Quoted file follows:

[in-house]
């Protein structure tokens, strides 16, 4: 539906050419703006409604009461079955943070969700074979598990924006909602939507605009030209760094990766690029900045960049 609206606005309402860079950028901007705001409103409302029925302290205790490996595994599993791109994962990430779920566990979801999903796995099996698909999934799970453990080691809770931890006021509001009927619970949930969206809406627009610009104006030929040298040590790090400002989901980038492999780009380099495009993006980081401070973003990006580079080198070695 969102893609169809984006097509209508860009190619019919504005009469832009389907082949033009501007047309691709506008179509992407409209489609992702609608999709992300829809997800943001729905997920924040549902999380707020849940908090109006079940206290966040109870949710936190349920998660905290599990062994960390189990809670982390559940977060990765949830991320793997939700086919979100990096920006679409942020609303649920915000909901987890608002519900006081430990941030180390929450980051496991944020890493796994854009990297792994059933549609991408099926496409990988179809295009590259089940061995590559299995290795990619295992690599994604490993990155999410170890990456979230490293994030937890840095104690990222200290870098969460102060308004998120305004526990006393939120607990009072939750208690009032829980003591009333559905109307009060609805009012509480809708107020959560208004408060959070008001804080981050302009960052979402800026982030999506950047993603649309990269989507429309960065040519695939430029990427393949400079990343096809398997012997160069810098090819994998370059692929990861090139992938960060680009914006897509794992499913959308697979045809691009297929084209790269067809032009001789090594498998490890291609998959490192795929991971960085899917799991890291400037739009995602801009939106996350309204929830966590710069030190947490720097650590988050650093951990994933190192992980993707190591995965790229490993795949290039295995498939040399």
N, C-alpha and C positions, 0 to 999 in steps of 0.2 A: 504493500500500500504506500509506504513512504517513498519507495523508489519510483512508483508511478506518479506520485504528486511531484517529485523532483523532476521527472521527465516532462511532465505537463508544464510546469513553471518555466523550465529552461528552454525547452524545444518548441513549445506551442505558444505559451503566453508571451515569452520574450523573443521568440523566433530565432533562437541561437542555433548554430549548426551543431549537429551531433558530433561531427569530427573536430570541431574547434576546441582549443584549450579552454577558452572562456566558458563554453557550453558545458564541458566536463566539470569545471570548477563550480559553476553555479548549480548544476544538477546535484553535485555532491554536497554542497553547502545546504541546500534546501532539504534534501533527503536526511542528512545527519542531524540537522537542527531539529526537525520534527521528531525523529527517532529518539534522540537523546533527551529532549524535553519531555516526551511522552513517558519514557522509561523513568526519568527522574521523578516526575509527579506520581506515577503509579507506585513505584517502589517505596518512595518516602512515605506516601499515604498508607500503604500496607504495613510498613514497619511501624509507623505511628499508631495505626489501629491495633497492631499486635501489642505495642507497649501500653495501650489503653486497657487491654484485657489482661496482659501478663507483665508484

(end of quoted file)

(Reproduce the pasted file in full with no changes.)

[in-house]
């Protein structure tokens, strides 16, 4: 539906050419703006409604009461079955943070969700074979598990924006909602939507605009030209760094990766690029900045960049 609206606005309402860079950028901007705001409103409302029925302290205790490996595994599993791109994962990430779920566990979801999903796995099996698909999934799970453990080691809770931890006021509001009927619970949930969206809406627009610009104006030929040298040590790090400002989901980038492999780009380099495009993006980081401070973003990006580079080198070695 969102893609169809984006097509209508860009190619019919504005009469832009389907082949033009501007047309691709506008179509992407409209489609992702609608999709992300829809997800943001729905997920924040549902999380707020849940908090109006079940206290966040109870949710936190349920998660905290599990062994960390189990809670982390559940977060990765949830991320793997939700086919979100990096920006679409942020609303649920915000909901987890608002519900006081430990941030180390929450980051496991944020890493796994854009990297792994059933549609991408099926496409990988179809295009590259089940061995590559299995290795990619295992690599994604490993990155999410170890990456979230490293994030937890840095104690990222200290870098969460102060308004998120305004526990006393939120607990009072939750208690009032829980003591009333559905109307009060609805009012509480809708107020959560208004408060959070008001804080981050302009960052979402800026982030999506950047993603649309990269989507429309960065040519695939430029990427393949400079990343096809398997012997160069810098090819994998370059692929990861090139992938960060680009914006897509794992499913959308697979045809691009297929084209790269067809032009001789090594498998490890291609998959490192795929991971960085899917799991890291400037739009995602801009939106996350309204929830966590710069030190947490720097650590988050650093951990994933190192992980993707190591995965790229490993795949290039295995498939040399």
N, C-alpha and C positions, 0 to 999 in steps of 0.2 A: 504493500500500500504506500509506504513512504517513498519507495523508489519510483512508483508511478506518479506520485504528486511531484517529485523532483523532476521527472521527465516532462511532465505537463508544464510546469513553471518555466523550465529552461528552454525547452524545444518548441513549445506551442505558444505559451503566453508571451515569452520574450523573443521568440523566433530565432533562437541561437542555433548554430549548426551543431549537429551531433558530433561531427569530427573536430570541431574547434576546441582549443584549450579552454577558452572562456566558458563554453557550453558545458564541458566536463566539470569545471570548477563550480559553476553555479548549480548544476544538477546535484553535485555532491554536497554542497553547502545546504541546500534546501532539504534534501533527503536526511542528512545527519542531524540537522537542527531539529526537525520534527521528531525523529527517532529518539534522540537523546533527551529532549524535553519531555516526551511522552513517558519514557522509561523513568526519568527522574521523578516526575509527579506520581506515577503509579507506585513505584517502589517505596518512595518516602512515605506516601499515604498508607500503604500496607504495613510498613514497619511501624509507623505511628499508631495505626489501629491495633497492631499486635501489642505495642507497649501500653495501650489503653486497657487491654484485657489482661496482659501478663507483665508484